And then it all takes another twist:
Although we should probably note that's an opinion piece from his Australian lawyer, who may not be an unbiased source.
the ultimate contract negotiation technique.
I'm sorry, Dave. I'm afraid I can't do that.
Rich, Metservice claims fine, strong norwest (and kids don't actually notice the weather unless it's actually sleeting).
So does anyone know the best way to measure online traffic?
Let's face it, it's very important to have that information if you are a marketer, its basically critical and online needs to start presenting clean and readable data so it's easy to sell to ad buyers.
Marketing & publishing have different needs - marketers want to know how traffic arrived at the site, what happens on the site, and how often (and why) the users return. Publishers (and advertisers) need to know the demographics of the visitor base, and the number of unique eyeballs for ads (which is not to say that demographics isn't of interest to marketers, but it's not as vital as it is with advertisers).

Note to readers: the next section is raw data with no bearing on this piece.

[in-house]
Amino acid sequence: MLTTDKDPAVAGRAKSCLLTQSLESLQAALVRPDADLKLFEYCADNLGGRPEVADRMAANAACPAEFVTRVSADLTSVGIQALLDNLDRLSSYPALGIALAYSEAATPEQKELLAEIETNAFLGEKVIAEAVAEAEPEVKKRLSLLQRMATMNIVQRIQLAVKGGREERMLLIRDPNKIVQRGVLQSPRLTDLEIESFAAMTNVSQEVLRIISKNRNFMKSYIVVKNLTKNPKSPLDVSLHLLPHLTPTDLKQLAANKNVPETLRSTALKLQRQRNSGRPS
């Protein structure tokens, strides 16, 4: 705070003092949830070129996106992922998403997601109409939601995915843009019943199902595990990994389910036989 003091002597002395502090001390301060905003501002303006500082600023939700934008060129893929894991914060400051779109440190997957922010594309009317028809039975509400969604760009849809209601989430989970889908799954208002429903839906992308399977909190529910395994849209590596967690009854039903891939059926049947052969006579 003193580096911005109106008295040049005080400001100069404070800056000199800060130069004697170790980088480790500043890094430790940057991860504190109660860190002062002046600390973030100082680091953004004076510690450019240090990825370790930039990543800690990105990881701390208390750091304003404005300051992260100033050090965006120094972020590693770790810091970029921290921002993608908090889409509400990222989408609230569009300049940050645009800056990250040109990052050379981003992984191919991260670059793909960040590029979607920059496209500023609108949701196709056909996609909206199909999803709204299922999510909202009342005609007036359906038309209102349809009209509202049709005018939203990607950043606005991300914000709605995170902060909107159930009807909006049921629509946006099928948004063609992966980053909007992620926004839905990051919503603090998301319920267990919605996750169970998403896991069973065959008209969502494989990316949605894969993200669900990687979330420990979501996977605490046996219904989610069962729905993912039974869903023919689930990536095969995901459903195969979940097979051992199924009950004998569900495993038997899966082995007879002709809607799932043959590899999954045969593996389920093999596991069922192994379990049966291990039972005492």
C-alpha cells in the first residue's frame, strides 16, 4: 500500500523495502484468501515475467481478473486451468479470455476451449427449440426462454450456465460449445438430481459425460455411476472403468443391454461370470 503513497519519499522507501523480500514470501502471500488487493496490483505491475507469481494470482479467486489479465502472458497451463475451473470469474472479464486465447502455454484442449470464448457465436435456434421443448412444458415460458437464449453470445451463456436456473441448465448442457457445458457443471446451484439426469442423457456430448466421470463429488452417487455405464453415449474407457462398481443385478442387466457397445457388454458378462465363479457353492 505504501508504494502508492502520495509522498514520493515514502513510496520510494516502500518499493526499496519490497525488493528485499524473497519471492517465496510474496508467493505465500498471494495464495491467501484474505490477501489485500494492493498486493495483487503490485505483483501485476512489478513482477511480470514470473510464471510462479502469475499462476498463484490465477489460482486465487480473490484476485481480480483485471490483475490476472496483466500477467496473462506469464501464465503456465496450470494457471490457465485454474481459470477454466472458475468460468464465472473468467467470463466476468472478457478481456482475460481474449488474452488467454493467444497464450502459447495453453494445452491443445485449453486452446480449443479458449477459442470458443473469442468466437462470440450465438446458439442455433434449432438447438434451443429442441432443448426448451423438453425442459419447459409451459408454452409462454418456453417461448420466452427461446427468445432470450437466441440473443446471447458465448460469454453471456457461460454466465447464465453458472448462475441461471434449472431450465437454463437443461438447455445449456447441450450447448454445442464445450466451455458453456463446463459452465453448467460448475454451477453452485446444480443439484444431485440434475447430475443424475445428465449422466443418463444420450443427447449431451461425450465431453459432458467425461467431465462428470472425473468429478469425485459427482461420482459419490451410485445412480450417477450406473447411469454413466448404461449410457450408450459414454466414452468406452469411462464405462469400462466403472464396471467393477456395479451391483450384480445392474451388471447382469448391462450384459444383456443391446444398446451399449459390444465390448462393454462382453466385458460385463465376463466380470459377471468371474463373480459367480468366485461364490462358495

On the publisher side, Nielson and Comscore are the big players, with support from Quantcast, Compete, and Google's Ad Planner. They get their data from a mix of (hopefully anonymised) ISP data, toolbars & panel members, and some of the service supplements this with on-page tracking codes. These services all measure in different ways and have subtly different ideas as what constitutes a unique user, and hence give different traffic figures (it's connected with extrapolating up from a small panel to the whole (usually US) web population, and also attempting to discount traffic by people accessing a site through multiple computers/browsers/deleting cookies/etc.
There was a storm in a blogcup a few months ago when comScore was charging multiple thousands to install & verify their on-page tracking code (which they used to triangulate with their audience panel data) - a lot of people thought it sounded like protection money, but from experience I know how hard it is to accurately instrument a site of even moderate complexity.
For those who aren't wanting to spend 10K per year, Quantcast has a similar service for free (but doesn't have the same weight with ad agencies), and Google's Ad Planner pulls in data from Google Analytics to supplement their other data sources if it's available.